“… O God …” (vs 10)

4. they are happy and joyful when protected by God (vs 11)

5. and by inference, they are truthful, not arrogant, and not desirous of harming others (vss 4-10).

C. The unrighteous, as described by the speaker of the psalm–

1. do not please God (vs 4a) and are not welcomed by him (vs 4b)

2. they are arrogant and cannot stand before God, who hates all wrong, including arrogance (vs 5).

3. they tell lies, seek to harm others (bloodthirsty), and are deceitful (vs 6)

4. the Lord, who by inference is honest, loving, and truthful detests them (vs6)

5. they display enmity towards the speaker

6. all their words are untrustworthy, reeking of death, and deceitful (vs 9)

7. their hearts are filled with ill will (malice) toward others (vs 9)

8. they plan intrigues and they rebel against God (vs 9)

9. and their end is to be banished (vs 10).

III. What can we make of all this?

A. If the reader is already on God’s side and knows it, then Psalm 5 gives comfort and encouragement (vss 1-3, 7, 11-12).

B. It seems reasonable to conclude that Jesus Christ is the speaker of this psalm, because only a completely holy and humble one could in honest self-examination speak such stark realities, and, we know that Jesus had many enemies who verbally attacked him on every occasion. What we know of his life, words, and actions corresponds well with the portrait of the psalmist given here.

C. If the reader is not on God’s side and knows it, most likely Psalm 5 would add fuel to an already angry fire.

D. If the reader has academic interest only, there might not be a personal response.

IV. My Personal Takeaway

Love for God is a gift from God (Ephesians 2:8-10). Fear of God is a gift from God (Proverbs 9:10). The very best action in life that anyone can ever take is to approach God in order to ask his forgiveness and blessing. A first step is to approach God and ask him, period. What are the questions? God, do you exist? God, do you see me? A second step is to approach God with personal statements that summarize current heart conditions (confession) and combine those with a request. To request from God is to express humility before him. For example, “God, do you exist? I don’t see you, I don’t hear you, you are not real to me, but I want you. Please show yourself to me in a way that I can see, hear, and understand.” Another example, “God, right now I hate you. But I’m not satisfied with this condition. Please help me not to hate you.” Or, “God, I don’t believe in you, but if you are real, I want to know that. Please take away the hatred in my heart that I have towards you, so that I may see you.” There are endless possibilities, but one final example, “God, I think that I am righteous. What do you say?”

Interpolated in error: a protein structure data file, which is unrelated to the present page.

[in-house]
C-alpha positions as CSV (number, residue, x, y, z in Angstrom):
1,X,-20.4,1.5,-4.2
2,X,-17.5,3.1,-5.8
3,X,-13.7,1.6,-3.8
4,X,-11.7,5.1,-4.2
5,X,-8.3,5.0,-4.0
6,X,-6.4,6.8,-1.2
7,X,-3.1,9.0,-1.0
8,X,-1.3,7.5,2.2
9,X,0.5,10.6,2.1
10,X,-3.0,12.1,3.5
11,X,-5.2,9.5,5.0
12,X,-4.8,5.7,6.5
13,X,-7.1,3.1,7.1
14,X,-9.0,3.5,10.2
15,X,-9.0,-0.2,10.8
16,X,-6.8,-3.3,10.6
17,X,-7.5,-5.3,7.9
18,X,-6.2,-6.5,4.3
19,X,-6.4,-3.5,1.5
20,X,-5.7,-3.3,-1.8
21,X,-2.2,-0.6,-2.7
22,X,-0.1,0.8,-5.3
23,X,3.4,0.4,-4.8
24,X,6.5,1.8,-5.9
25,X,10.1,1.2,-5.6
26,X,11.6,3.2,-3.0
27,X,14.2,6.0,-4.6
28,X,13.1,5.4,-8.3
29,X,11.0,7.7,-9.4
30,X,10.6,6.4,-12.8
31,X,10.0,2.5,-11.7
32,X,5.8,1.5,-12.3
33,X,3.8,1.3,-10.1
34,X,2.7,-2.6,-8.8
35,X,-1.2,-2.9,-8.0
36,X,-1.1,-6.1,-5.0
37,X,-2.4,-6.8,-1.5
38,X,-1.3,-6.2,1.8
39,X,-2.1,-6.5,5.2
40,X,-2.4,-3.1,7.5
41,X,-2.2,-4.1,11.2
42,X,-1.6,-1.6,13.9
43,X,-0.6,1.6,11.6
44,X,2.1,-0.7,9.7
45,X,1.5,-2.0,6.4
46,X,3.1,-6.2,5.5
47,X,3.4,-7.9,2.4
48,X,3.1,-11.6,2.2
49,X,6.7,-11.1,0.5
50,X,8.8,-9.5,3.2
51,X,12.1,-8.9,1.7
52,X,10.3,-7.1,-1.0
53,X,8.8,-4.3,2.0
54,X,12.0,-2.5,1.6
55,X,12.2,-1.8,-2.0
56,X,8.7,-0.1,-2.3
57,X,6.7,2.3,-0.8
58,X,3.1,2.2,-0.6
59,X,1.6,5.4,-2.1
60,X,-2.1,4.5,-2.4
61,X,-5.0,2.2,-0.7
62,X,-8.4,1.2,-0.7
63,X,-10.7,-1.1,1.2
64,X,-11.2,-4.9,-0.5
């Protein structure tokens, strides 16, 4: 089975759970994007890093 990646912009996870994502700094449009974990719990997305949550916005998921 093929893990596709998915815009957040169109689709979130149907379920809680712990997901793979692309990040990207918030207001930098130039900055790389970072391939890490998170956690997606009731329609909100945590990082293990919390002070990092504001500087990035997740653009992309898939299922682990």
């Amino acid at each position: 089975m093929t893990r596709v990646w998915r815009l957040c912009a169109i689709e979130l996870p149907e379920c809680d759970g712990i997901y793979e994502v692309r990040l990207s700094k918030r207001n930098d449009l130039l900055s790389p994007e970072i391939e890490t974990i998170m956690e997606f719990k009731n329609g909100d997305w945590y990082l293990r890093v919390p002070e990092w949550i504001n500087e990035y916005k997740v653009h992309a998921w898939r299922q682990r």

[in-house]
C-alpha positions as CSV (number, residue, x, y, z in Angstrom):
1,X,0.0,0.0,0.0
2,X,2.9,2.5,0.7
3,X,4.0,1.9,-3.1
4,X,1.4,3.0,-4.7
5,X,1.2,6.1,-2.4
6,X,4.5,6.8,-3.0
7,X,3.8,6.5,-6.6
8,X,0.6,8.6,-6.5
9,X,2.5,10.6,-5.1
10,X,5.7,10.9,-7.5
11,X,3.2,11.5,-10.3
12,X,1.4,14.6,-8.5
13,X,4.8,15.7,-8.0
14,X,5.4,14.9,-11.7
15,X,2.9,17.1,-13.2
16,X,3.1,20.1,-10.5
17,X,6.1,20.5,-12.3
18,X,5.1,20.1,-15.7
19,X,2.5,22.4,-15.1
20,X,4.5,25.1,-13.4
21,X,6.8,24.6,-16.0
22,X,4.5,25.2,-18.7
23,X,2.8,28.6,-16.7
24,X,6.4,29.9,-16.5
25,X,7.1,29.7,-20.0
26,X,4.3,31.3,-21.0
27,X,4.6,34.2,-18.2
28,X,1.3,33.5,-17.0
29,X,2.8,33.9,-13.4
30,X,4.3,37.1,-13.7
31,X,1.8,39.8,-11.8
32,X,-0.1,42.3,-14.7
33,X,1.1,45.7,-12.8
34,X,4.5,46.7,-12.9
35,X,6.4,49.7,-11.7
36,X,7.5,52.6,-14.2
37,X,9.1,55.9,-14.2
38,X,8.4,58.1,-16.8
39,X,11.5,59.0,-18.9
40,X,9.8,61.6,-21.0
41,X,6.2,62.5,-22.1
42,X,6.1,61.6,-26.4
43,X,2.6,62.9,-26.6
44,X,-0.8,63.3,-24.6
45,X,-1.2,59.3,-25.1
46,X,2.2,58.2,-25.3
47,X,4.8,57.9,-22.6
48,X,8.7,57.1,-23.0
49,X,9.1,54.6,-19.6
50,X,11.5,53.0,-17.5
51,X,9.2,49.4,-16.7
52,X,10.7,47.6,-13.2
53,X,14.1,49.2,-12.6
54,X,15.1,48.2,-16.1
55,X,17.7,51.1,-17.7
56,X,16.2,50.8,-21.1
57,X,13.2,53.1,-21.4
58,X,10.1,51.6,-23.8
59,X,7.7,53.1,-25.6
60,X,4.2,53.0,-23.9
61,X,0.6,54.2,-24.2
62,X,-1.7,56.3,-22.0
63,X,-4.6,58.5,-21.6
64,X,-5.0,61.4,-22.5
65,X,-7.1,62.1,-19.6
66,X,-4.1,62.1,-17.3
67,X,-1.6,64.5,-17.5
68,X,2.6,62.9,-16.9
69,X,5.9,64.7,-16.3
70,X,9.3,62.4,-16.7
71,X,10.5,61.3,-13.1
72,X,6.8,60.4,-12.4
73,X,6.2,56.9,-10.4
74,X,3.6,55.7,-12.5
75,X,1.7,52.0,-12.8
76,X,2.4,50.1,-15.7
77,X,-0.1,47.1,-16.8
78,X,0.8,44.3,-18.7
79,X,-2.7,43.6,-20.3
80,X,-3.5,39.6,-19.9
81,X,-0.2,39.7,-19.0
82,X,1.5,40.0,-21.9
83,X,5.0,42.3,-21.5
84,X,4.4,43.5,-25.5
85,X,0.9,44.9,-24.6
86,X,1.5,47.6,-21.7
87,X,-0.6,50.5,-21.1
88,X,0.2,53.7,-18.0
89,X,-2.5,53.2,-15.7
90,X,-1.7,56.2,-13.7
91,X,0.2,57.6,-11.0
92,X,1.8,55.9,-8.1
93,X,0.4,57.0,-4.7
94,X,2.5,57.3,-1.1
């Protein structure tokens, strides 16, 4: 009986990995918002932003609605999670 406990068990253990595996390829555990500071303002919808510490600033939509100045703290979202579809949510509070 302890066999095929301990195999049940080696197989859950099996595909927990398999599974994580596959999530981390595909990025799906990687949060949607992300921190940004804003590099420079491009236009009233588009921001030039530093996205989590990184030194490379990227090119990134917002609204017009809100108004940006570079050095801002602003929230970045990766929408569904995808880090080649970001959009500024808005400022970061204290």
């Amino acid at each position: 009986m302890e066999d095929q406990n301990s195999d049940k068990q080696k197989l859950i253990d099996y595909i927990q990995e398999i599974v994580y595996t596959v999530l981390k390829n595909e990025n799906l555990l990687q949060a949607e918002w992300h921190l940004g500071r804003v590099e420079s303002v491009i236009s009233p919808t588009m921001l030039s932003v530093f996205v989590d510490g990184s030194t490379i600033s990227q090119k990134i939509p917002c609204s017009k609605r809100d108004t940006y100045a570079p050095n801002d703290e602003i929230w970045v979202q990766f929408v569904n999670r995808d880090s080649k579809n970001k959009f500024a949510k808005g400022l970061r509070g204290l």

V. Conclusion

As I read Psalm 5, I see two kinds of people: 1) there are those who want an all-powerful, good God, and 2) there are those who don’t want such a God. In life, we ourselves cannot classify people as starkly black or white, starkly righteous or unrighteous. Our world is gray. We see so-called bad people doing good things and so-called good people doing bad things. We see all people doing both good things and bad things. This is why we are not to judge others. We can only judge ourselves, and even that judgment may be skewed; our own vision is not to be trusted.

God’s vision is much clearer than ours, and Scripture teaches that God has an exact, x-ray-like vision that makes no mistakes (Hebrews 4:12). If you want God, then go to him; he will not turn you away. If you do not want God, but you want to want him, then go to God and ask him for that. If you hate God, go to him anyway, and just say to him, “Oh all right! Why should I?” If you don’t care about God, then go to him anyway and say, “God, I don’t care about you one way or the other. You are irrelevant to me. But if you want me, here I am. You know where to find me. I’m not helping you in that. But I’m here.”  The important thing is to go to God. That right there is how Psalm 5 defines righteousness. God himself does all the rest. If you don’t know how to go to God, then go to God and ask him to show you how you should go to him…and on and on and on.

19 And this is the judgment: the light has come into the world, and people loved the darkness rather than the light because their works were evil. 20 For everyone who does wicked things hates the light and does not come to the light, lest his works should be exposed. 21 But whoever does what is true comes to the light, so that it may be clearly seen that his works have been carried out in God.” (John 3:19-21 ESV)